No one will ever forget her for her SNL message of tearing up an image of Pope John Paul II, only to be vindicated years later about her claims. But her work extended to raising awareness HIV/AIDs, campaigned on pro-choice issues and abortion rights, and showed her support for the LGBTQ+ community.

Sinéad O’Connor rips up image of Pope on SNL

The Irish singer-songwriter held a profound admiration for rap music, incorporating local rap artists into her inaugural US tour and extending an invitation to MC Lyte for a collaboration. Together, they worked on a 1988 remix of the opening track “I Want Your Hands On Me” from her debut album. This was at a time when the Recording Academy often dismissed hip hop, and subsequently introduced a category for Best Rap Performance. She’s often seen as a trailblazer as a result, despite her many years of suffering.

Read: 5 books for Mental Health Awareness Week 2023

There’s no doubt she was haunted, which came through in her fragile and celestial lyrics. But she was open about her battles, unafraid to say “We alone get to call it the nuthouse – the patients”. She had spent six years in and out of mental health facilities. Her courage to face her demons for so long is one of many reasons she’ll be remembered. And so it’s sadly unsurprising to see a handful of unofficial books about Sinéad O’Connor appearing on Amazon’s self-publishing platform, capitalising on her passing.

Books about Sinéad O’Connor worth reading:

As a result, we’ve highlighted some of the best books by and about Sinéad O’Connor:

  • Rememberings by Sinéad O’Connor. This is O’Connor’s 2007 memoir, in which she writes candidly about her life, including her childhood, her rise to fame, and her struggles with mental health.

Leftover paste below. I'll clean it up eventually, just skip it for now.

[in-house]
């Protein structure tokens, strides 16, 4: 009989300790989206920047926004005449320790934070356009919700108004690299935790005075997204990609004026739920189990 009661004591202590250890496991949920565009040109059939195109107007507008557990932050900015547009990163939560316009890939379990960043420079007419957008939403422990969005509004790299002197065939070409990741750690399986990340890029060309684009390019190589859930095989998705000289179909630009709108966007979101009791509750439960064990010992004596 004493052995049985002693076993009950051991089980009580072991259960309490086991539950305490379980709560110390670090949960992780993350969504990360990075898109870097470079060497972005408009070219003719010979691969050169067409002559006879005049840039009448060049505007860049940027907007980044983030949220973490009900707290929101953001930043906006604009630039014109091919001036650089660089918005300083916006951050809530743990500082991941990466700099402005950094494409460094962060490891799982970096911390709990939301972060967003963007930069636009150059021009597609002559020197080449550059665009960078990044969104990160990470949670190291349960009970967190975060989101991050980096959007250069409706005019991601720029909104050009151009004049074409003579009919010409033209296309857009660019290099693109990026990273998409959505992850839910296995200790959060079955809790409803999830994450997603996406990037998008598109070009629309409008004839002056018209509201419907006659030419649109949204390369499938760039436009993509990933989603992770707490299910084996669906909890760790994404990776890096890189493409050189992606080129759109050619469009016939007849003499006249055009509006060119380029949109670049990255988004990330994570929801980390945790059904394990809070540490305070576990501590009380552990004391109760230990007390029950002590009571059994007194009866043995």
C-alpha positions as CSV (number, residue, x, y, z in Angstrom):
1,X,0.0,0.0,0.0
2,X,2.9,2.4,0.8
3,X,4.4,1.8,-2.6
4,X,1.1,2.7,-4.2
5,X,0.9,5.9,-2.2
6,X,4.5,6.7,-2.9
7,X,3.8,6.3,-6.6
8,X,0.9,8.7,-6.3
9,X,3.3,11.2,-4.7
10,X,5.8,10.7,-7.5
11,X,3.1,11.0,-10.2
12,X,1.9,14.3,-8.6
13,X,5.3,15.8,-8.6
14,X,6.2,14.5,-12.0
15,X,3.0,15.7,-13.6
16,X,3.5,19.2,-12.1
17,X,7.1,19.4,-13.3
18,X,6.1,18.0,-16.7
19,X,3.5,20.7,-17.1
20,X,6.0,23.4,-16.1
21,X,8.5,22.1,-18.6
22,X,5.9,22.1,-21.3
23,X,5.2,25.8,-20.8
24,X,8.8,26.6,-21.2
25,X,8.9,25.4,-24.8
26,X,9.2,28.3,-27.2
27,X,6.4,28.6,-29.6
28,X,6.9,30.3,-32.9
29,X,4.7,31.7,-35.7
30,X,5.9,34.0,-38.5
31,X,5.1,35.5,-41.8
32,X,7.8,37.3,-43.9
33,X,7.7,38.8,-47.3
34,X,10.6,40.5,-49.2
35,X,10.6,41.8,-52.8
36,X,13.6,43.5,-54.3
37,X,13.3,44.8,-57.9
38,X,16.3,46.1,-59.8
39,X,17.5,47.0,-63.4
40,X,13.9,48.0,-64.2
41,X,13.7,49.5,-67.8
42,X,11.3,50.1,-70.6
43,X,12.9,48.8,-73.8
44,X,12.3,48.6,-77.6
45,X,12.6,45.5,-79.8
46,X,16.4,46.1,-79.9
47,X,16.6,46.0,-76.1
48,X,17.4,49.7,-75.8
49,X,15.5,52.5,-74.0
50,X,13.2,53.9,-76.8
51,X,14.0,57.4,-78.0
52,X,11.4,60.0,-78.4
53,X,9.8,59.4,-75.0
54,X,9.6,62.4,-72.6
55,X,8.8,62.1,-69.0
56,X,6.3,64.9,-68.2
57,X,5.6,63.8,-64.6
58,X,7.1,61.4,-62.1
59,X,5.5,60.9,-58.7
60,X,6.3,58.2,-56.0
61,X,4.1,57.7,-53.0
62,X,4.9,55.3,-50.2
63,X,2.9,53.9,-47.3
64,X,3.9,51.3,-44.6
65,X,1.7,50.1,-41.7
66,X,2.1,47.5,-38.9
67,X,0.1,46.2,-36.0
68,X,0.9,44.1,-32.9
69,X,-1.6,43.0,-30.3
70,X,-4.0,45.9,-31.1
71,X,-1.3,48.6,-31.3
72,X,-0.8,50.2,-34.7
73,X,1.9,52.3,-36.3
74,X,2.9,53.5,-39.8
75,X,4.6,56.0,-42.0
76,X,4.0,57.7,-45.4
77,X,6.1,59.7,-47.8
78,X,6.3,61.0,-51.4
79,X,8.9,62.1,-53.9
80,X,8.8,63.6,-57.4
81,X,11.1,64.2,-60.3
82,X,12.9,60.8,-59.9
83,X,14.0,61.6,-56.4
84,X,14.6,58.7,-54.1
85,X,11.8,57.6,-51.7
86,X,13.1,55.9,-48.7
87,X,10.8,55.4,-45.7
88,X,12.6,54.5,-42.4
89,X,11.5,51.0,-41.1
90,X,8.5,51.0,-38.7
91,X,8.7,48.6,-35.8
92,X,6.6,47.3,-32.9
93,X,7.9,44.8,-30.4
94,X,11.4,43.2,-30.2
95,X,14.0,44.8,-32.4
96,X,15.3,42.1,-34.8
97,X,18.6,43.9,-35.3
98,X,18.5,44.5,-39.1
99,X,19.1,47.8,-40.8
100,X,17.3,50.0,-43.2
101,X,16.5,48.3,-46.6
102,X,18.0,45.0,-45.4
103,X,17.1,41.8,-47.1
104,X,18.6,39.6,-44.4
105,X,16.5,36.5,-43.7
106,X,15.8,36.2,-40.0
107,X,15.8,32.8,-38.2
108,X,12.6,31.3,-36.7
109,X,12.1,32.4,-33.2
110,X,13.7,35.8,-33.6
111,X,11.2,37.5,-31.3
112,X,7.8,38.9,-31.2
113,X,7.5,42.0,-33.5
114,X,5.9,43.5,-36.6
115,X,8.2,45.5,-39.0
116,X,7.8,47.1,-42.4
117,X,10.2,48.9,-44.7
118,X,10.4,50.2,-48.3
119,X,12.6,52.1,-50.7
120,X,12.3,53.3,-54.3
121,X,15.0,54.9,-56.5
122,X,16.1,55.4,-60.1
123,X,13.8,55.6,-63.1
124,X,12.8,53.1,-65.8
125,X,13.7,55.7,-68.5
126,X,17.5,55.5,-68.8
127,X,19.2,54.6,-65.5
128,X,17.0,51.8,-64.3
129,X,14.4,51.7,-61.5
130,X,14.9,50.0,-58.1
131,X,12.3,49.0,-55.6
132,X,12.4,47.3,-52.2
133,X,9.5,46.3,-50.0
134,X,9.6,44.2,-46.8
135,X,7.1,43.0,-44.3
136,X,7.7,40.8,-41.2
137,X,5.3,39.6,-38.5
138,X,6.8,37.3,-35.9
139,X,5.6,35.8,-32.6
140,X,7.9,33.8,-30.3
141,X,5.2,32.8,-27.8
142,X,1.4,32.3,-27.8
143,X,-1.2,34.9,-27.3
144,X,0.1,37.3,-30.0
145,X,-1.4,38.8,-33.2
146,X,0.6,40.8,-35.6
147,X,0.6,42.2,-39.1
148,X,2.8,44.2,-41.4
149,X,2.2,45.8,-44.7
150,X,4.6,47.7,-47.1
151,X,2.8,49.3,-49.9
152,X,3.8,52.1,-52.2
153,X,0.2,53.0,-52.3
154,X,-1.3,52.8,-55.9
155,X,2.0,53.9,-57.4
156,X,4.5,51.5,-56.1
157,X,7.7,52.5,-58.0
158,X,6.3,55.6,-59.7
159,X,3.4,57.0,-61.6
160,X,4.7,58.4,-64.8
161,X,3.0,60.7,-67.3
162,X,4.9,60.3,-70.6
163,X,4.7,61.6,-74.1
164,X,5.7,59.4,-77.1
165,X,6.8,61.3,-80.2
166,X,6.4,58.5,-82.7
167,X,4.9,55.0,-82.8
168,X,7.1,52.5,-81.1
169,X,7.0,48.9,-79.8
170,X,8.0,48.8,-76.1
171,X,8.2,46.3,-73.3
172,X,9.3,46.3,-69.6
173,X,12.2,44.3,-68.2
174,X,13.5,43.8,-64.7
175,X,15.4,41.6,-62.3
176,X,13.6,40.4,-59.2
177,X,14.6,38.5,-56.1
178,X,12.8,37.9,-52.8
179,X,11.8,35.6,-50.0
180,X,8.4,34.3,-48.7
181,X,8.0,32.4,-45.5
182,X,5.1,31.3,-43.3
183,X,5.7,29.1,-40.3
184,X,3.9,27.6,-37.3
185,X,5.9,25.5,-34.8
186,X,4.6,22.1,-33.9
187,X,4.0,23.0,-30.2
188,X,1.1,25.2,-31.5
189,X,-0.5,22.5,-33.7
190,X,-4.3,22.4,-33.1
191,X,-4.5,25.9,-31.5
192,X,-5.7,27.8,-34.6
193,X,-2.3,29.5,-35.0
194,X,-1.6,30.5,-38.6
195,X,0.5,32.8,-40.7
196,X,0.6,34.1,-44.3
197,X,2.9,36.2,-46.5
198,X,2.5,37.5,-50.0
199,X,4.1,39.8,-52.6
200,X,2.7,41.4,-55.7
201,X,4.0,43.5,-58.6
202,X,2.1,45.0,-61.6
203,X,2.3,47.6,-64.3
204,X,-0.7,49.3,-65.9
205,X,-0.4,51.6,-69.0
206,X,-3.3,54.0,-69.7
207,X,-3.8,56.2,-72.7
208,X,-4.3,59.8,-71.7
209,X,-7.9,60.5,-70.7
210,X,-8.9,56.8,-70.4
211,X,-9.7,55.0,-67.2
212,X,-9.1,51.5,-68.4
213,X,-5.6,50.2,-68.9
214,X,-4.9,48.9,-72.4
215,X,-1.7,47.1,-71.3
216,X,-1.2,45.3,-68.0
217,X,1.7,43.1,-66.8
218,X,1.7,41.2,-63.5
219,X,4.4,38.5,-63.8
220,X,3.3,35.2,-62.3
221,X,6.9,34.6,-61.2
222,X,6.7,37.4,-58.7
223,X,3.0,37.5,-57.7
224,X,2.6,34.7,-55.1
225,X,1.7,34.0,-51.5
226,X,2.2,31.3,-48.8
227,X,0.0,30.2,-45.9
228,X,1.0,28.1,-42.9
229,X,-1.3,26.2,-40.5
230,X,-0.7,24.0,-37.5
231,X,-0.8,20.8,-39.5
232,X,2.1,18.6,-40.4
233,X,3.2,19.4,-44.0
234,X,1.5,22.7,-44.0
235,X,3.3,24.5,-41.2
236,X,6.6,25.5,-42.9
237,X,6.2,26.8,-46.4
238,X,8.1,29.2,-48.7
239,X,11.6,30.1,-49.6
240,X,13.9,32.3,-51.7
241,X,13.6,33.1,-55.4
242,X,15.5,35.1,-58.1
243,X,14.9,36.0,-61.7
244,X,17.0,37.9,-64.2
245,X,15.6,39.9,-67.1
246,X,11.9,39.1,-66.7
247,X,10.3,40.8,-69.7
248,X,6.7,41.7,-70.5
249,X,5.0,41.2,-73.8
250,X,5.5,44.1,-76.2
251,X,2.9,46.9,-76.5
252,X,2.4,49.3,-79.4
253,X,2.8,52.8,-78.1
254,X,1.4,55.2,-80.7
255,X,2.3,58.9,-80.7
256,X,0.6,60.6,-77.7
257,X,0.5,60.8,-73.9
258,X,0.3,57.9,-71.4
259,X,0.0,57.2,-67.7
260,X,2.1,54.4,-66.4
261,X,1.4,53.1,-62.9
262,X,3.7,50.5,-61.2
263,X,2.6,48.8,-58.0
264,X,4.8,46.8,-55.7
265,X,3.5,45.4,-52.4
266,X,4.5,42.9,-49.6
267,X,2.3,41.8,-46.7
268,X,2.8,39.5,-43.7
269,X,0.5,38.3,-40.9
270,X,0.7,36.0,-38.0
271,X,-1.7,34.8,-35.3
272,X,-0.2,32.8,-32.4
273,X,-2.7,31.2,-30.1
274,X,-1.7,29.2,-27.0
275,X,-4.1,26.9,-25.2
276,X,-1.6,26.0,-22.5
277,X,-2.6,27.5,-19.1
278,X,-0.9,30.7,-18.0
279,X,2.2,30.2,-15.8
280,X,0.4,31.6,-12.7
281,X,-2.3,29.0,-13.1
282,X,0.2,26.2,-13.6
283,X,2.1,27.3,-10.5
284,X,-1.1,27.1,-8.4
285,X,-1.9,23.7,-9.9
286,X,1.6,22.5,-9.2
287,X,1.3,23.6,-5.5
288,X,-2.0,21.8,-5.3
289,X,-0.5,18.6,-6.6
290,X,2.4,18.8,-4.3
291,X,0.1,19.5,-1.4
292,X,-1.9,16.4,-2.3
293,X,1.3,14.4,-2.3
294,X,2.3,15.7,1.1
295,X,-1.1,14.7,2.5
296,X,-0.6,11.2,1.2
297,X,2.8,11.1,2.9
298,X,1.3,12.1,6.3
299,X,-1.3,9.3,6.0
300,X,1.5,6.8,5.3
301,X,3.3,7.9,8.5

• Why Sinéad Matters by Allyson McCabe. This 2015 book explores O’Connor’s impact on popular culture and her role as a social justice advocate.
  • Sinead: Her Life and Music: Life of Sinead O’Connor by Jimmy Guterman. This book tells the story of her childhood in Dublin, her education in a Catholic Reform School and her rise to musical fame.
  • Sinéad O’Connor 48 by Andrew Catlin. The book reproduces the chronological sequence of photographs from one of the first shoots with Sinéad for a magazine cover. It gives a fascinating insight into both Sinéad at a turning point in her life.

A pioneer for women in the music industry, the angelic skinhead broke new ground with her unique sound, which at times was a form of fierce fragility. Sometimes we forget living with purpose is an heroic act in itself, and O’Connor did it well for so long. Rest in peace you triumphant soul.

In the UK and Ireland, Samaritans can be contacted on freephone 116 123, or email or In the US, you can call or text the National Suicide Prevention Lifeline on 988, chat on, or text HOME to 741741 to connect with a crisis counsellor. In Australia, the crisis support service Lifeline is 13 11 14. Other international helplines can be found at